“Your rod and your staff—they comfort me”: the shepherd needs the rod as protection against savage beasts ready to pounce on the flock; against robbers looking for prey. Along with the rod there is the staff which gives support and helps to make difficult crossings. Both of these are likewise part of the Church’s ministry, of the priest’s ministry. The Church too must use the shepherd’s rod, the rod with which he protects the faith against those who falsify it, against currents which lead the flock astray. The use of the rod can actually be a service of love. Today we can see that it has nothing to do with love when conduct unworthy of the priestly life is tolerated. Nor does it have to do with love if heresy is allowed to spread and the faith twisted and chipped away, as if it were something that we ourselves had invented. As if it were no longer God’s gift, the precious pearl which we cannot let be taken from us. Even so, the rod must always become once again the shepherd’s staff—a staff which helps men and women to tread difficult paths and to follow the Lord.
At the end of the Psalm we read of the table which is set, the oil which anoints the head, the cup which overflows, and dwelling in the house of the Lord. In the Psalm this is an expression first and foremost of the prospect of the festal joy of being in God’s presence in the temple, of being his guest, whom he himself serves, of dwelling with him. For us, who pray this Psalm with Christ and his Body which is the Church, this prospect of hope takes on even greater breadth and depth. We see in these words a kind of prophetic foreshadowing of the mystery of the Eucharist, in which God himself makes us his guests and offers himself to us as food—as that bread and fine wine which alone can definitively sate man’s hunger and thirst. How can we not rejoice that one day we will be guests at the very table of God and live in his dwelling-place? How can we not rejoice at the fact that he has commanded us: “Do this in memory of me”? How can we not rejoice that he has enabled us to set God’s table for men and women, to give them his Body and his Blood, to offer them the precious gift of his very presence. Truly we can pray together, with all our heart, the words of the Psalm: “Goodness and mercy shall follow me all the days of my life” (Ps 23:6).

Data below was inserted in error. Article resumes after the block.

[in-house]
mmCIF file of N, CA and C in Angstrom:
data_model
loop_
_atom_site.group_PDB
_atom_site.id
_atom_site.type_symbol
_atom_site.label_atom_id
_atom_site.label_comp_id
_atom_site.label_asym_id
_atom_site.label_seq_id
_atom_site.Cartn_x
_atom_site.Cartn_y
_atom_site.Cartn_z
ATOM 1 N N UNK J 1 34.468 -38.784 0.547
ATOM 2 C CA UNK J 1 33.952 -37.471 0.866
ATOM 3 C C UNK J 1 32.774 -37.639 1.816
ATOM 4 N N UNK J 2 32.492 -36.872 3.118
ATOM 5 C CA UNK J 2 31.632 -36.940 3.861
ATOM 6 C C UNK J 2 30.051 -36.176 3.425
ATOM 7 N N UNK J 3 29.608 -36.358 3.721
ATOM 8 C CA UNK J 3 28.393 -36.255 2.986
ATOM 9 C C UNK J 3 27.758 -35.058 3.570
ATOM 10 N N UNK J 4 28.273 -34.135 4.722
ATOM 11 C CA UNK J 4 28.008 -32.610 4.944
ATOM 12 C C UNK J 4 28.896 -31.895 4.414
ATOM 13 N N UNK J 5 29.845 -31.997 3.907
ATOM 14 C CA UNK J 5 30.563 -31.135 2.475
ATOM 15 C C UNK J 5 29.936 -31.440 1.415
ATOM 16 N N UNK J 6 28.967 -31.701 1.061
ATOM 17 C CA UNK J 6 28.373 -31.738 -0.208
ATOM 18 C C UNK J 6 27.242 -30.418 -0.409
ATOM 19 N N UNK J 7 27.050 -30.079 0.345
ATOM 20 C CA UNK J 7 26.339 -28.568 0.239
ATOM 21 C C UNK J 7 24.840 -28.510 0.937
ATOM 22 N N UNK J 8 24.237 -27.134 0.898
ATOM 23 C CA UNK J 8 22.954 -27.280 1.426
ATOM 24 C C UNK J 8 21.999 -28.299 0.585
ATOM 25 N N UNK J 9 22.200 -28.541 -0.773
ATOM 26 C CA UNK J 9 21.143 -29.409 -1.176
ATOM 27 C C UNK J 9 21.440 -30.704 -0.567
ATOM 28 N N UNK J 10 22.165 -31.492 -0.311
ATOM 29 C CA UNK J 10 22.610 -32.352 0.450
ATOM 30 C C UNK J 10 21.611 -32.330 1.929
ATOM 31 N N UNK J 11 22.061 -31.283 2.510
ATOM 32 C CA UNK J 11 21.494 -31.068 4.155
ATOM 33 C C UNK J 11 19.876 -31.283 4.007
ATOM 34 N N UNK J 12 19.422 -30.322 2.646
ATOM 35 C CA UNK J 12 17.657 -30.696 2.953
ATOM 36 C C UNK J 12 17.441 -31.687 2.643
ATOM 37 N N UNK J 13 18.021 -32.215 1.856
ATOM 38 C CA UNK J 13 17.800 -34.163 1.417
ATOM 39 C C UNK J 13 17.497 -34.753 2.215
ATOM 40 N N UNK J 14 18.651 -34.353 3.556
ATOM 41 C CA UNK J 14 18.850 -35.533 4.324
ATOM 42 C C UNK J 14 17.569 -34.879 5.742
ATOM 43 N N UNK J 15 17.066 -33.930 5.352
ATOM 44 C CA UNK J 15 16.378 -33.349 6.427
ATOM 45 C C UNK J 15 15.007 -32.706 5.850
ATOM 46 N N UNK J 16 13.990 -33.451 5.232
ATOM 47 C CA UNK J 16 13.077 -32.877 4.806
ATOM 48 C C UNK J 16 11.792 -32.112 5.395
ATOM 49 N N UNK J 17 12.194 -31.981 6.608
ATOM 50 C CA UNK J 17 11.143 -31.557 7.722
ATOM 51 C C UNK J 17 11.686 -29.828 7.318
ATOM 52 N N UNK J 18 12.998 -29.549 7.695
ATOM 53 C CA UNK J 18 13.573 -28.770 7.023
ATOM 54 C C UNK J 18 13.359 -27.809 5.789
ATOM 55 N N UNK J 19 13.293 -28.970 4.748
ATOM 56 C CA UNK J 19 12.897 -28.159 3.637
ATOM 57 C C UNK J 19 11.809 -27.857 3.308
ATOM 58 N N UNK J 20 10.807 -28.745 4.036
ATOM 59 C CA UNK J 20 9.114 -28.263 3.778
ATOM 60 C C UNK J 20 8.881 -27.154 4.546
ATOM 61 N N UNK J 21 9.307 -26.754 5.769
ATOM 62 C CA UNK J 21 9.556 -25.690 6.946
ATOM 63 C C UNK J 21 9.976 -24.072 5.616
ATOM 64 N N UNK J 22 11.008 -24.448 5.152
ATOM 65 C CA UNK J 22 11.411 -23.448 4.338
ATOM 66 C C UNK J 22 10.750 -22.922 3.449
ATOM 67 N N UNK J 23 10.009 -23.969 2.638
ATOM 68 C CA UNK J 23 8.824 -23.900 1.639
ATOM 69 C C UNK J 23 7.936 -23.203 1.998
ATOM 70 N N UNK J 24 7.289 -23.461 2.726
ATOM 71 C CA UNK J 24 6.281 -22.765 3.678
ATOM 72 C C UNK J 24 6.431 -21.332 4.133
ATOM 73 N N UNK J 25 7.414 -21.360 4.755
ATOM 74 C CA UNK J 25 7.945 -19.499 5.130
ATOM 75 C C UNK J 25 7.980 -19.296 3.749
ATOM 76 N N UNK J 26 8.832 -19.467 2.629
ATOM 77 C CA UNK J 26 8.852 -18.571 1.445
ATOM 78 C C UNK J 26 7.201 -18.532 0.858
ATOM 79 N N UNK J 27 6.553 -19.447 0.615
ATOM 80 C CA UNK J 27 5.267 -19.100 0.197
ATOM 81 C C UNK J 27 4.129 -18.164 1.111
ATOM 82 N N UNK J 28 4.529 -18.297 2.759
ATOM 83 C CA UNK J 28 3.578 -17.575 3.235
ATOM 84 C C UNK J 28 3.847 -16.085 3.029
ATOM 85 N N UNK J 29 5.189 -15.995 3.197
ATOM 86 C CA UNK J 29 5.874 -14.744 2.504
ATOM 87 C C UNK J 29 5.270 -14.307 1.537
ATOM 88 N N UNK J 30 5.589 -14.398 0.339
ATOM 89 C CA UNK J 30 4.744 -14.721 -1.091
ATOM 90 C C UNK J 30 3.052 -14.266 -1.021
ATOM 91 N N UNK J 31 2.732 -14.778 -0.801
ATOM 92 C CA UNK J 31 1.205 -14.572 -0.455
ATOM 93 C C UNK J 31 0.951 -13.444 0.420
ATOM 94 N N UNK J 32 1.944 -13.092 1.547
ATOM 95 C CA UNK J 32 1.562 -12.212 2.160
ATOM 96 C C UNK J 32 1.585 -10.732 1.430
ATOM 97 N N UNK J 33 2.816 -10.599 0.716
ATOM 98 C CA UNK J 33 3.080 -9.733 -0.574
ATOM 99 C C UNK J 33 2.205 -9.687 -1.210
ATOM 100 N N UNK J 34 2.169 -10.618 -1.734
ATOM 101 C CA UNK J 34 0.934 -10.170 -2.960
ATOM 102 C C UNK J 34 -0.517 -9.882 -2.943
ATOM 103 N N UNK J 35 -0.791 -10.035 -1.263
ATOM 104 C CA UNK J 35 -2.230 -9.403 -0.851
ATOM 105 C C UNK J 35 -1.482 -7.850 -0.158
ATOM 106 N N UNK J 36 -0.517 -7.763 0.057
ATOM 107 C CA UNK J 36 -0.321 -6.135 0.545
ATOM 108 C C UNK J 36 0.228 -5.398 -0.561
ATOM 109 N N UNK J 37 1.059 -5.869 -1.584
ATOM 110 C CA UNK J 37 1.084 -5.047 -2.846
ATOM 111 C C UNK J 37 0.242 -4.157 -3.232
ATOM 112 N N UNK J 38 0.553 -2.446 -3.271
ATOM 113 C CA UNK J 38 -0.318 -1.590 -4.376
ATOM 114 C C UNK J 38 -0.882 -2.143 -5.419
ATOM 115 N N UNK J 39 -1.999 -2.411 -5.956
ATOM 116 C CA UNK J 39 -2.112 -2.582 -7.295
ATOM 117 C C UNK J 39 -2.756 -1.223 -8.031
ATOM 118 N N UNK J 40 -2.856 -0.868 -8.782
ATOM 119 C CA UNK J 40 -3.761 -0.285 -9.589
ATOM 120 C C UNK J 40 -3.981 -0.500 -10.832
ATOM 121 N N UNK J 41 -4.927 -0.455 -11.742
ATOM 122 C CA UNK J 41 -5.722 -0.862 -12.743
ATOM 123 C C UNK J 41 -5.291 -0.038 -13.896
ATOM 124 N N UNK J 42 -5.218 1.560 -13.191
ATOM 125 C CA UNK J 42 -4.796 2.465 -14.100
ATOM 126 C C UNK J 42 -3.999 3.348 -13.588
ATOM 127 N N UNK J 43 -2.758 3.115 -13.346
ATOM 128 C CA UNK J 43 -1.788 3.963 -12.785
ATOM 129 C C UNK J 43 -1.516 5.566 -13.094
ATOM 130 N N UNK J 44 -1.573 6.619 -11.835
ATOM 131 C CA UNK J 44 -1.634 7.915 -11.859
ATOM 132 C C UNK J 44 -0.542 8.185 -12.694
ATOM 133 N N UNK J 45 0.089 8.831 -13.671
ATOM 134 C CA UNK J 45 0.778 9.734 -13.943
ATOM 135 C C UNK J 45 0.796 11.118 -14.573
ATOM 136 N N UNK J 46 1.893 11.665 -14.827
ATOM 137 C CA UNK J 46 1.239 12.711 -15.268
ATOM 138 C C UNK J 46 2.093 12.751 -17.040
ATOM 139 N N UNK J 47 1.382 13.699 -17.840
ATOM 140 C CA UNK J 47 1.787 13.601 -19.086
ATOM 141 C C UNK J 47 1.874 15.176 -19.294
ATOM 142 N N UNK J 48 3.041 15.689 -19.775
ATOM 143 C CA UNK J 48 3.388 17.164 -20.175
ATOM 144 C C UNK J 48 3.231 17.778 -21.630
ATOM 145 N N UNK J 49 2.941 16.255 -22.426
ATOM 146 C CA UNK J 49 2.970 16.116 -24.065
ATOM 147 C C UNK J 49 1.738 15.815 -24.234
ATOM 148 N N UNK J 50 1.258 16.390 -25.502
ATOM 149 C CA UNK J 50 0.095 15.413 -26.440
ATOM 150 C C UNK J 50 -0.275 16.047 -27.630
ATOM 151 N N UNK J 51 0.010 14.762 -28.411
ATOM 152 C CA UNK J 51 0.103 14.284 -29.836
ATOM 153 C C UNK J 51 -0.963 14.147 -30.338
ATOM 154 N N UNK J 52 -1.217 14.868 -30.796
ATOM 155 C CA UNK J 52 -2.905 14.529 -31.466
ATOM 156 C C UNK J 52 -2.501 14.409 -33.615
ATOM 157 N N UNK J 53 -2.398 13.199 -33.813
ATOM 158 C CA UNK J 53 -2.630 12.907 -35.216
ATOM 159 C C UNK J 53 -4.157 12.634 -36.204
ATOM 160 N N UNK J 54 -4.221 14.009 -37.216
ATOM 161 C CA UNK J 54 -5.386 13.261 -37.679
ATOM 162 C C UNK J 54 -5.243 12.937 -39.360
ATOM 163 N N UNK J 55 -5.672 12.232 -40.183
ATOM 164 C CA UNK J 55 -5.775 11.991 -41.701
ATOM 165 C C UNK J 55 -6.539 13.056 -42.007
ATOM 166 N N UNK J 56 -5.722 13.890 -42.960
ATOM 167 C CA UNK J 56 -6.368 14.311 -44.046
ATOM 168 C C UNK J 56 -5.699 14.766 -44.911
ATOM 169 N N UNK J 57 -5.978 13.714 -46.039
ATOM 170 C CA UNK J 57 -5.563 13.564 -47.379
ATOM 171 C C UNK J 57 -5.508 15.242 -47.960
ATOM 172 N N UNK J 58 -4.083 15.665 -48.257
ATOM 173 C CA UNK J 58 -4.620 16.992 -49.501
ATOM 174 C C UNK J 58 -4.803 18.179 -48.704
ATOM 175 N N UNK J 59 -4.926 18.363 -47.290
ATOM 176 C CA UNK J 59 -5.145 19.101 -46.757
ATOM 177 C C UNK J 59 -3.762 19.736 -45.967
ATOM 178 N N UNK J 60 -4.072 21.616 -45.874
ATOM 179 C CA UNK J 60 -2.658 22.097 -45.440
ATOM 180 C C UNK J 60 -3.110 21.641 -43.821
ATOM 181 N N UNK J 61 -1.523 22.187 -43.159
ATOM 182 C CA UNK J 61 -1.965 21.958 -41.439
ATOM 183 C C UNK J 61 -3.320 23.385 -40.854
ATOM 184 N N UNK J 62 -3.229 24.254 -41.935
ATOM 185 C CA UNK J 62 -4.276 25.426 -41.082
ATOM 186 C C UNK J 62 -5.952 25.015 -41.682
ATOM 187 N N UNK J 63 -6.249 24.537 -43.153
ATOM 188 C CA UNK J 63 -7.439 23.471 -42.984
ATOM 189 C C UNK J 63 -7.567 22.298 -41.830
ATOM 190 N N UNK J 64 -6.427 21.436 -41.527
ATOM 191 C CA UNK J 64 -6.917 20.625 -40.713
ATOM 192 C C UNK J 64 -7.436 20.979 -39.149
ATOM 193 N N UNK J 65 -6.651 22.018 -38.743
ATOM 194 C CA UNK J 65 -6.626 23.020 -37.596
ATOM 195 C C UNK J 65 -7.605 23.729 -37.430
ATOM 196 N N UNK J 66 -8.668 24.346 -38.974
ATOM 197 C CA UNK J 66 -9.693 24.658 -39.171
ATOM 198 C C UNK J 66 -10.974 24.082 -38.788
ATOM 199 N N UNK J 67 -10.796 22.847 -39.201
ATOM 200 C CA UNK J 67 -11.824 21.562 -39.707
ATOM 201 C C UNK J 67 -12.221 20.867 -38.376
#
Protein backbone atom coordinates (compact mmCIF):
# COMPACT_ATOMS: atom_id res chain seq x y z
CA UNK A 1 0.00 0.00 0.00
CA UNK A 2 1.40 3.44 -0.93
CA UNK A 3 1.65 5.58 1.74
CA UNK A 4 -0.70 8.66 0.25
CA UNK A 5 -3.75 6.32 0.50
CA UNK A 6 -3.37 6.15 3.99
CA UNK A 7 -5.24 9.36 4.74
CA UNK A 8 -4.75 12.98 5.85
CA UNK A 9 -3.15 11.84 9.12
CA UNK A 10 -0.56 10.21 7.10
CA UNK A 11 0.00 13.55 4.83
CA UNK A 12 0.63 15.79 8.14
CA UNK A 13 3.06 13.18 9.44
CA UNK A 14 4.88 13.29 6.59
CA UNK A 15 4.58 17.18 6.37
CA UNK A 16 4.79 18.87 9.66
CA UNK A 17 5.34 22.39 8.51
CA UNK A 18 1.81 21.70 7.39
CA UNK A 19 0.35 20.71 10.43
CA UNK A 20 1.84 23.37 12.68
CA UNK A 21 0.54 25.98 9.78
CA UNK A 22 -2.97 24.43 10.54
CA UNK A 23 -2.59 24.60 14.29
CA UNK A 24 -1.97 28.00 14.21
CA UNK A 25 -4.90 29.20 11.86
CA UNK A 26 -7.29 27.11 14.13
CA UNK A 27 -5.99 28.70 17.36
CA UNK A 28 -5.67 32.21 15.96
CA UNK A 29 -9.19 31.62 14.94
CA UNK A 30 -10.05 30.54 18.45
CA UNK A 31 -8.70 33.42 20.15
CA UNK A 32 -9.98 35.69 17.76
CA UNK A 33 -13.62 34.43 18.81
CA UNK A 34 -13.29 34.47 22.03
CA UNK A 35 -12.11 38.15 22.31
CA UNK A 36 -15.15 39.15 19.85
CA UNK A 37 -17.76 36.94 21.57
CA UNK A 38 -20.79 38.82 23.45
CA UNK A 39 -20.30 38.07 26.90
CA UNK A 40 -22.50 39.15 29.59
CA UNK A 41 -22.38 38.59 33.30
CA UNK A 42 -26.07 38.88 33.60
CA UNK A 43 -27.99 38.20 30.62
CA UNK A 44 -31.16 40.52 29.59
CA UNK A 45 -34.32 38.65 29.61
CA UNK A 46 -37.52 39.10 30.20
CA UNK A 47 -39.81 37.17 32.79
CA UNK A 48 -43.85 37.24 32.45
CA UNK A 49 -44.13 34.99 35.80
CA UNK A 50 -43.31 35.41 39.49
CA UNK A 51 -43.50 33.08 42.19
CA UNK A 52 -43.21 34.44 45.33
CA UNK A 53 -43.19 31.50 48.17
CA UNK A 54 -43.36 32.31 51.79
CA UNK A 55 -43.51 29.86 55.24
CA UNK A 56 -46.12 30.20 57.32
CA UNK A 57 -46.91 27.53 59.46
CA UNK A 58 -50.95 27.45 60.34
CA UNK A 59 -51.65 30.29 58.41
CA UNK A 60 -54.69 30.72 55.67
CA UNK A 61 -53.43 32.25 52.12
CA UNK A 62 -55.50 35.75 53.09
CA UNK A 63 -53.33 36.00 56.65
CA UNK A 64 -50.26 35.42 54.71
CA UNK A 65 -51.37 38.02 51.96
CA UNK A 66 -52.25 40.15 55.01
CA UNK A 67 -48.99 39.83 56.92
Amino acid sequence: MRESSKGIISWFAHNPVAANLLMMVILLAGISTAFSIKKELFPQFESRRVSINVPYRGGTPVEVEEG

Finally, let us take a brief look at the two communion antiphons which the Church offers us in her liturgy today. First there are the words with which Saint John concludes the account of Jesus’ crucifixion: “One of the soldiers pierced his side with a spear, and at once blood and water came out” (Jn19:34). The heart of Jesus is pierced by the spear. Once opened, it becomes a fountain: the water and the blood which stream forth recall the two fundamental sacraments by which the Church lives: Baptism and the Eucharist. From the Lord’s pierced side, from his open heart, there springs the living fountain which continues to well up over the centuries and which makes the Church. The open heart is the source of a new stream of life; here John was certainly also thinking of the prophecy of Ezekiel who saw flowing forth from the new temple a torrent bestowing fruitfulness and life (Ezek 47): Jesus himself is the new temple, and his open heart is the source of a stream of new life which is communicated to us in Baptism and the Eucharist.
The liturgy of the Solemnity of the Sacred Heart of Jesus also permits another phrase, similar to this, to be used as the communion antiphon. It is taken from the Gospel of John: Whoever is thirsty, let him come to me. And let the one who believes in me drink. As the Scripture has said: “Out of his heart shall flow rivers of living water” (cf. Jn 7:37ff.) In faith we drink, so to speak, of the living water of God’s Word. In this way the believer himself becomes a wellspring which gives living water to the parched earth of history. We see this in the saints. We see this in Mary, that great woman of faith and love who has become in every generation a wellspring of faith, love and life. Every Christian and every priest should become, starting from Christ, a wellspring which gives life to others. We ought to be offering life-giving water to a parched and thirst world. Lord, we thank you because for our sake you opened your heart; because in your death and in your resurrection you became the source of life. Give us life, make us live from you as our source, and grant that we too may be sources, wellsprings capable of bestowing the water of life in our time. We thank you for the grace of the priestly ministry. Lord bless us, and bless all those who in our time are thirsty and continue to seek. Amen.
Romana, n. 50, January-June 2010, p. 28-33.